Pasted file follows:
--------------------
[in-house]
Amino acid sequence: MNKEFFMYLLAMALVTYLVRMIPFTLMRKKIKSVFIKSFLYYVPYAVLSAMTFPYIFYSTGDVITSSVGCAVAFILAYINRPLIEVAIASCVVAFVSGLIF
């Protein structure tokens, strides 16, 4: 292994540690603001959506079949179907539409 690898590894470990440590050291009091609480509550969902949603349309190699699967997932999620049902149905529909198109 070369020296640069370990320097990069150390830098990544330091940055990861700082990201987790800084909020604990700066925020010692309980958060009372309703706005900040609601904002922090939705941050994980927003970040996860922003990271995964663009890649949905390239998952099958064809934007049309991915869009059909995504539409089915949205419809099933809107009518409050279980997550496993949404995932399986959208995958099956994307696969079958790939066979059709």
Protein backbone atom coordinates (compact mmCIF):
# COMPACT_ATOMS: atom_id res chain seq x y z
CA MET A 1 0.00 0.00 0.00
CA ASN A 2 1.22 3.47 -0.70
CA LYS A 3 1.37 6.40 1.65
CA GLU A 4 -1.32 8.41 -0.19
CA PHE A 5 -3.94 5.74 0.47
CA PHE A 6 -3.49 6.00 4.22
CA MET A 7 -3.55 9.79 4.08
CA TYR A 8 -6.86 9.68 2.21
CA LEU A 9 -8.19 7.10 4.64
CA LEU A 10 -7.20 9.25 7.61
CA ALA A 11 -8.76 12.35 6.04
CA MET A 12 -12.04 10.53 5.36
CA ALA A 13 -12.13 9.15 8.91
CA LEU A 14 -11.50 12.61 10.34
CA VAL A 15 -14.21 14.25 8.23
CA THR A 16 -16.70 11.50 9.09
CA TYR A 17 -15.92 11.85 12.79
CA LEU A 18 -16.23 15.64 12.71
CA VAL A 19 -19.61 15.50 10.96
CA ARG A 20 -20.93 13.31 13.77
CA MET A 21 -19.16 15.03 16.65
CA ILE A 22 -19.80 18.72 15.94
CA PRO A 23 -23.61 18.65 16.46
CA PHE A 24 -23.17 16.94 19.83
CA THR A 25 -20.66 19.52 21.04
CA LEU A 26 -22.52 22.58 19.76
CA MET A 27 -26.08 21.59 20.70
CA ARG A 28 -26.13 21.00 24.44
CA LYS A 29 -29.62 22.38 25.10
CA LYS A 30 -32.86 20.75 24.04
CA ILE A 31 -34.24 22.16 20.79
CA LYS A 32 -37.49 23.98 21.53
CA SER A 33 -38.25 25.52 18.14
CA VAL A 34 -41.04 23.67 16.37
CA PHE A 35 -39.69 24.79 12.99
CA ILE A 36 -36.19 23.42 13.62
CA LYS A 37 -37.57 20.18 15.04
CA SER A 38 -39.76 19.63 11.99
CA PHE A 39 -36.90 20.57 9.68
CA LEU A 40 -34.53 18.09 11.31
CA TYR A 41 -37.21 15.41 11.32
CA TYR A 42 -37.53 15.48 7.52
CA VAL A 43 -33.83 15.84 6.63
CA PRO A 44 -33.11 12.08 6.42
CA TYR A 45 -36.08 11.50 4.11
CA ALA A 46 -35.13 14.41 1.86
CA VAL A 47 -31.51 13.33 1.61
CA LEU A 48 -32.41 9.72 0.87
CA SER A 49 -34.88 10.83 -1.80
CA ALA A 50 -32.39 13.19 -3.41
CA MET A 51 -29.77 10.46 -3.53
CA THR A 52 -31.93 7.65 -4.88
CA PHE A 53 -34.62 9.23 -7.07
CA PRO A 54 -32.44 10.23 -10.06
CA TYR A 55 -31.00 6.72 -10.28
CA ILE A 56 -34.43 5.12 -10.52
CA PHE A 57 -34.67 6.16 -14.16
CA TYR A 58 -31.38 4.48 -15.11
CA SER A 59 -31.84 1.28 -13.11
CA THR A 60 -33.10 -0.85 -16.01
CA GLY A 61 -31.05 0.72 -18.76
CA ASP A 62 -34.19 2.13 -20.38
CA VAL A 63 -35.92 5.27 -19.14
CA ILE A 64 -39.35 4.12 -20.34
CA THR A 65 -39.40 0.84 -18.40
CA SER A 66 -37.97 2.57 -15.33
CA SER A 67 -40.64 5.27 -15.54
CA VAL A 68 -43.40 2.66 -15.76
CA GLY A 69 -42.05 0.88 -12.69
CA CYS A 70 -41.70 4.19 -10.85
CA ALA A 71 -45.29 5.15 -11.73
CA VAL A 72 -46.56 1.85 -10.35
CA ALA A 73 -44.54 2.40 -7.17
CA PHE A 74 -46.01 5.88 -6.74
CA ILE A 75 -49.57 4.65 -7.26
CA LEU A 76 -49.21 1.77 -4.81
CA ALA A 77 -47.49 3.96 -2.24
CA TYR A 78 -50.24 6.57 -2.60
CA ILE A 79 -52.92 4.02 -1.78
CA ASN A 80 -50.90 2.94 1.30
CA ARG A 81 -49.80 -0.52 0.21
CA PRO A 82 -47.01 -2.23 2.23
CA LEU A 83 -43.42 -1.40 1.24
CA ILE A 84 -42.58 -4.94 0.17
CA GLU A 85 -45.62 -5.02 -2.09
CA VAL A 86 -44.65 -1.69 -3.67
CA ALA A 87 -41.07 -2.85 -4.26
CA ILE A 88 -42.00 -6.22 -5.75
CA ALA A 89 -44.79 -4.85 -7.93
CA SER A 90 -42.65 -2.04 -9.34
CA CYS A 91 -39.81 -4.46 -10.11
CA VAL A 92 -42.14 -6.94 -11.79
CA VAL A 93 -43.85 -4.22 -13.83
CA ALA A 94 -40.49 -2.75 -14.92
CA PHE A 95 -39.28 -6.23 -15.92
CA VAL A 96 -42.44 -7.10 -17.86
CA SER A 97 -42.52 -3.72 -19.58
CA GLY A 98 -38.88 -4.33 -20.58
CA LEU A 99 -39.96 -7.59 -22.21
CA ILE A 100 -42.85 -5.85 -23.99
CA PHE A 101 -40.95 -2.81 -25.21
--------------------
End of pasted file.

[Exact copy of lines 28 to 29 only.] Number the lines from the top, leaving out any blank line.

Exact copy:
CA PRO A 23 -23.61 18.65 16.46
CA PHE A 24 -23.17 16.94 19.83